2) Taking a full bar width of wood out where you need things to hold fast; I suspect if you were trying to swing a hard leaning limb that vertical bore would destabilize the needed holding wood and it would fail early
3) Punch that vertical bore in an find out you have a defect inside you may not have enough good wood left to salvage the cut and have it fall to the intended lay
4) How does one determine where to locate that bore in relation to hinge thickness? It certainly changes the dynamics of the hinge wood compared to the math used to calculate the appropriate hinge thickness for a horizontal bore cut.
The 1" per foot is solid advice. Its prob saved a few lives over the years
 

LordFarkwad

Well-Known Member
Super practical stuff there, @Hotsaw. The hinge seems like it would be more 'flimsy', perhaps leading to the destabilizing effect that you mention. Of course, in nature, things that are flexible/flimsy usually are more effective at distributing stress as well. Hmm...I suppose as in all combinations of material properties and design/architecture, there is a sweet spot - a 'just right' balance/blend of ability to distribute stress without losing the integrity required to support load. Good point.

The effect I was imagining taking place with a setup as is on the right side of the diagram seems like it would be akin to what one is doing when releasing pressure on a spring pole - by either making a series of small adjacent kerfs on the tension side, or by thinning the cross-section by shaving away material on the compression side. Effectively, the hinge is being lengthened so as to distribute the stresses in the wood over a wider area, so the fibers hold on longer and allow tension to be gradually released.

Yeah, that 1 inch per 1 foot thing is neat - I usually just make the backcut about 1 hinge thickness above the floor/apex of notch, so the hinge wood has a square cross-section when viewed from the side. That ends up coming out a little more conservative than the 1-inch-per-foot rule of thumb, I guess.
 

*useless info*

Well-Known Member
Tis truly such bait,
sorry both brain cells were already in overdrive in other knot distractions..
Slant is gradual change, squaring is more running off of cliff change
>>as far as connective stresses thru base to hinge.
.
Next consideration is if face closes earlier and at same firmness i'd think.
>>and if "inner face" closes and "outer" still traveling/at what speed etc.
>>or 'snipe' 'nose' to give back some more rotational 'clarence (important dude).
>>wrong depth to miss-match disagreement of forces could lead to split decision BC
The best machine or team as a machine ain't sh!t w/o proper timing of parts
>>NOT binding against each other, but only flowing towards target!
.
type/condition of wood taking internal stresses plays out to splitting etc.
.
rear center bore/punch i think maintains more outer fibers, for more leveraged side to side to side control
>>and assures anti-swivel patch at same time on each side too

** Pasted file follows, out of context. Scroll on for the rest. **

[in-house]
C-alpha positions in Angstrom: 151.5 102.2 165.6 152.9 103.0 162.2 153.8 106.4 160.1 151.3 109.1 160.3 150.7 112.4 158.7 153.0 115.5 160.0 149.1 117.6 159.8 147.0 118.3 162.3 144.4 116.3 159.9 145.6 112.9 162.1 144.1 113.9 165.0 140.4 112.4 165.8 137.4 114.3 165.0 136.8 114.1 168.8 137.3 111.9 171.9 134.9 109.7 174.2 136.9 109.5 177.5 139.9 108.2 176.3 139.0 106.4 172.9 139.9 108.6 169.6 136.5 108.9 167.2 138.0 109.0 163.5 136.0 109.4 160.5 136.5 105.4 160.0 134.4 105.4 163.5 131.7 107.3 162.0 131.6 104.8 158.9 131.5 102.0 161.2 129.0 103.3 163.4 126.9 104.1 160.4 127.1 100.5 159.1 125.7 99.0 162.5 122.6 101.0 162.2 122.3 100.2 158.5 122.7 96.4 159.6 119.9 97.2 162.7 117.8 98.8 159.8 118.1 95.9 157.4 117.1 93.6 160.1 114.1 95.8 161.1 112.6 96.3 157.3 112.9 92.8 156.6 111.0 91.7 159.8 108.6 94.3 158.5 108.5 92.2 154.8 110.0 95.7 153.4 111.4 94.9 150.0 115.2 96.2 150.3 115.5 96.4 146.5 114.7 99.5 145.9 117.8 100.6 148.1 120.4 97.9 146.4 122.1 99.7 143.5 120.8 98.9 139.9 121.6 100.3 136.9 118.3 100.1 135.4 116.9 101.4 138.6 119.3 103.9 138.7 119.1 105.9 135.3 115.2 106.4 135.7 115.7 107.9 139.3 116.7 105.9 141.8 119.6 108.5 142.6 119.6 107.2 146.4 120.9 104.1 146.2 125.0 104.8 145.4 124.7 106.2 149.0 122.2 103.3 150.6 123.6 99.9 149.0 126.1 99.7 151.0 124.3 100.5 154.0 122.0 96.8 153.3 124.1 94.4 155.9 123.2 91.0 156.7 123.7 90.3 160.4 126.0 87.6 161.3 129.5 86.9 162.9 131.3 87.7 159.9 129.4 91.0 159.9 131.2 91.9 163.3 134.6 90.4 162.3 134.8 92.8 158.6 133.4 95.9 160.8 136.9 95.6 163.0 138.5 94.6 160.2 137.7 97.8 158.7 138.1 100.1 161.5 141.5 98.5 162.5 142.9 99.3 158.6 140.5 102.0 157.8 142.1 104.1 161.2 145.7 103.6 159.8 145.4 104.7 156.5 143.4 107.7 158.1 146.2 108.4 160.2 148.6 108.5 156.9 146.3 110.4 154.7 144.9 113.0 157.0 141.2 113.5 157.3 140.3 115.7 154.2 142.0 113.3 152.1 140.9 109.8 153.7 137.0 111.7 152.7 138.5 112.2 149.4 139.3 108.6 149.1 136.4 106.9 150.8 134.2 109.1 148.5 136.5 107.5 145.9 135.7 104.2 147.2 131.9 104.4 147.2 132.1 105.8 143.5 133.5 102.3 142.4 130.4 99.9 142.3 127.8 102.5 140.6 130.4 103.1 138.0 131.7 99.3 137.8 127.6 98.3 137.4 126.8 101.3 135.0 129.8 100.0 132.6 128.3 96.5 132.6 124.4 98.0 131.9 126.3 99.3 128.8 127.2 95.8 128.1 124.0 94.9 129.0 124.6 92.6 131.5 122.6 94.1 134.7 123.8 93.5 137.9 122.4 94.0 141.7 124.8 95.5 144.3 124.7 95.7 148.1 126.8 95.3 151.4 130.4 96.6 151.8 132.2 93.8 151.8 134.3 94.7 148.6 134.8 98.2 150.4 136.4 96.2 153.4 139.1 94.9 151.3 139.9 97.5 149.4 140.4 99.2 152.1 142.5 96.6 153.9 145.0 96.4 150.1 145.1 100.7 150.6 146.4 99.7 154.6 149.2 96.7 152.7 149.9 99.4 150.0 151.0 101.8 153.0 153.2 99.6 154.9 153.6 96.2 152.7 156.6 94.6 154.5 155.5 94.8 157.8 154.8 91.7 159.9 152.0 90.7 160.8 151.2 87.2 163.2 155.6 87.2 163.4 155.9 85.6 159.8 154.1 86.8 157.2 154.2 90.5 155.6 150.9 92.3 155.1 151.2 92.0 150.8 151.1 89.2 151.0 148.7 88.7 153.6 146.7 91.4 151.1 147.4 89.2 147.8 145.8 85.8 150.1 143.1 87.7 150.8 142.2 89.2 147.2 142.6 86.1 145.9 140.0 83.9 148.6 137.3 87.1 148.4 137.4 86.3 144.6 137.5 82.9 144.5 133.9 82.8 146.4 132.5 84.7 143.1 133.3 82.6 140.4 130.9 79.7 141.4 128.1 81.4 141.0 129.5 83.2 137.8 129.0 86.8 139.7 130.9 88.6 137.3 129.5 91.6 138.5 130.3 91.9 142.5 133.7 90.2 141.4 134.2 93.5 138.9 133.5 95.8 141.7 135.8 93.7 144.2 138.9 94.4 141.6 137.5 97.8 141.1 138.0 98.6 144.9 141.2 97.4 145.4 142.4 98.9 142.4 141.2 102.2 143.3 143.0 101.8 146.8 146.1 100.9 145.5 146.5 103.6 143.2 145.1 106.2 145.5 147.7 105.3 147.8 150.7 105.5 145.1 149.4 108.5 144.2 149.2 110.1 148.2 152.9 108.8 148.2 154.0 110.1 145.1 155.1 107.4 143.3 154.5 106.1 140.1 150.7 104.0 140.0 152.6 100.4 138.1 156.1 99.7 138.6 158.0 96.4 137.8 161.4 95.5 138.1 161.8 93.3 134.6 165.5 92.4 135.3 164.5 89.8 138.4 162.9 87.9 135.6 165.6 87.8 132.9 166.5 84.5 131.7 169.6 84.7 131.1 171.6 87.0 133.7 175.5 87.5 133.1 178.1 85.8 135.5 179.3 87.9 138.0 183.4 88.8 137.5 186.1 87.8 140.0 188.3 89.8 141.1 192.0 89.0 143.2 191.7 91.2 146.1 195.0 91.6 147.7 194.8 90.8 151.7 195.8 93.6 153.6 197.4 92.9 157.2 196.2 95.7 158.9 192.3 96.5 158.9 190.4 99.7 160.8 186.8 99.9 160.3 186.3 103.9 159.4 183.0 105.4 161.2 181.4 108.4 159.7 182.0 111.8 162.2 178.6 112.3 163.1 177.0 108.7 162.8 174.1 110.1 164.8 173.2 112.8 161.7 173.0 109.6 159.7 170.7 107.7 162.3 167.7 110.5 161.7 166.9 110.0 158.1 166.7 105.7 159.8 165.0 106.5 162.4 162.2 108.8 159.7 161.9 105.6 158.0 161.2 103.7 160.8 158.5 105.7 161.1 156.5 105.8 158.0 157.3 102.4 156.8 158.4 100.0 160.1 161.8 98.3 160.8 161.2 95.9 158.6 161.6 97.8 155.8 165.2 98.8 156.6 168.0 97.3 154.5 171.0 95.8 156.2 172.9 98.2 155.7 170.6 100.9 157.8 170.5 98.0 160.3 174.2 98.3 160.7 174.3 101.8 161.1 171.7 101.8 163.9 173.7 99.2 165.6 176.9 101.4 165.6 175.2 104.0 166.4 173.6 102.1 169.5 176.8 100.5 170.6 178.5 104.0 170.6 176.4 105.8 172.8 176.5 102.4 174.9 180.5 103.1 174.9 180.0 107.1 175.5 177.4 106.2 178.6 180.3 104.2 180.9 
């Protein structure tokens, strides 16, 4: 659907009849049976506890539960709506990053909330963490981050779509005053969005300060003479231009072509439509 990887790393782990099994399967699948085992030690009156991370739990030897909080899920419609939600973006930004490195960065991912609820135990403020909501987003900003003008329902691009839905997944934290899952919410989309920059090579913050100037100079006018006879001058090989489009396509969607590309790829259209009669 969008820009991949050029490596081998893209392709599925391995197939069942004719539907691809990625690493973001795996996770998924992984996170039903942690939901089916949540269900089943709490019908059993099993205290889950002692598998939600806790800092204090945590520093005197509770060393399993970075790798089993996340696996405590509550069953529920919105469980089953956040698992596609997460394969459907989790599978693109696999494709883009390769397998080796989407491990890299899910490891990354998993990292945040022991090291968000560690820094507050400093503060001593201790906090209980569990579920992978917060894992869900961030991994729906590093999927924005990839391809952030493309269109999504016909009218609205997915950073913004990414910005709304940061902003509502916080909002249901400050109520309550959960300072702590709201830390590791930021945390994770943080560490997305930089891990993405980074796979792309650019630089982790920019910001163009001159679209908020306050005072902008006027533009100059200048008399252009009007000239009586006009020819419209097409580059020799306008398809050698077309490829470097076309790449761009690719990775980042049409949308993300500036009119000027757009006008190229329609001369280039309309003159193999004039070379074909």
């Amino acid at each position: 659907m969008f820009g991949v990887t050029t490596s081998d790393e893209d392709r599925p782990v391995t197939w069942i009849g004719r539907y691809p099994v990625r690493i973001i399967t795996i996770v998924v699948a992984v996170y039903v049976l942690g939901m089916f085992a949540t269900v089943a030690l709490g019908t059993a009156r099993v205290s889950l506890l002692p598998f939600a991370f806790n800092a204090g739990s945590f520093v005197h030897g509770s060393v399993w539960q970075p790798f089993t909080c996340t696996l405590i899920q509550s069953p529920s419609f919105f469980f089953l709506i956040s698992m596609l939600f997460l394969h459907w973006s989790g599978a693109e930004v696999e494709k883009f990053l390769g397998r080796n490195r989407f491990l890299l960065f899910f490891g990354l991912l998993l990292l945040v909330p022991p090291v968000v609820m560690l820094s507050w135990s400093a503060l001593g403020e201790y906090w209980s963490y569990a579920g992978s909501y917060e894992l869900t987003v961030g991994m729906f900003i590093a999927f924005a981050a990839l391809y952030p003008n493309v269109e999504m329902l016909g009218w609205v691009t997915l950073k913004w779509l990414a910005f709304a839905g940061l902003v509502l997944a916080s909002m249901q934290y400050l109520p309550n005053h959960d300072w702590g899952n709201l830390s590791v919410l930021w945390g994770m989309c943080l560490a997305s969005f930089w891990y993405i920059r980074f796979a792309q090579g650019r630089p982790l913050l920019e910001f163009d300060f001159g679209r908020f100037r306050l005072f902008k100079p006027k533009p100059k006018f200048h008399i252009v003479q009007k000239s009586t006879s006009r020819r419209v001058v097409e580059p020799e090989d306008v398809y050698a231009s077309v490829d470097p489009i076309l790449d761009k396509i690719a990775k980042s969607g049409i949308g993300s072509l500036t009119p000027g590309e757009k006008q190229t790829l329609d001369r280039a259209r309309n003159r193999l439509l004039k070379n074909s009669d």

i'm with the theory that center punch can also eliminate stiffest center fibers, relying on the younger outer
See ALL hinges in same weight/distance/angle to pivot w/o wedge/rope force additives
>>as folding forward with EQUAL forward resistance, the difference between before any close etc.
>>is in how the remaining fibers are distributed against side force influences
As hinge strength is just a response to weight/distance/angle to pivot loading
>>wedge push or rope pull TOWARDS TARGET just fake extra loading
>>giving earlier fold/thicker/stronger hinge
>>then extra loading of wedge push or rope pull releived and rest of scenario plays out w/stronger hinge, exercised in youth/birthing of hinge to stronger, before venturing out into the world.
.
i spent a lot of time drooling and humbled in front of Beranek's 7'@150' poster to know do-able
(note the Humboldt slide/delivery ramp tho..)
This is ALL engineer at a chess board , and the faithful perseverance to those targets drawn; with little room for err in this magnified power band:

.
Any time thought might be getting good, this poster putt me in my place!
Was there just coming out of john, hitting squarely in face.
In time when younger climbers came along, start running that jaw etc.
>>time in front of poster usually quelled
If not, and we will still have to listen to ya,
>>just ask that you talk about how good you are while staring at that friggin'poster..
(kinda like someone that can't do inconsistent bi-lateral motions like pat head while making circles on belly at same time)
.
While got'em off balance, point out cast on his foot, and what nose boring and placing spring boards is and upper tack on end etc. All out of my realm.
(punchline mechanix too, is about the destabilizing setup punch, and the knockout follow thru, the'ol 1-2 !)
Peace A-gain!
.
 
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Birdyman88

Well-Known Member
Take a thin strip of wood. Cut off a 1" piece of it, stand it on end, place your hand on the other end, press hard and try to crush it. Chances are it won't break, or even kick out. Now do it with a 2 foot long strip of that thim wood. The latter will probably bow and snap, as well as try to kick out of position. That thin strip of wood comprising the hinge acts pretty much the same. Longer equals weaker and less predictable, within certain parameters. Some length is required to mitigate kick back though.
 

*useless info*

Well-Known Member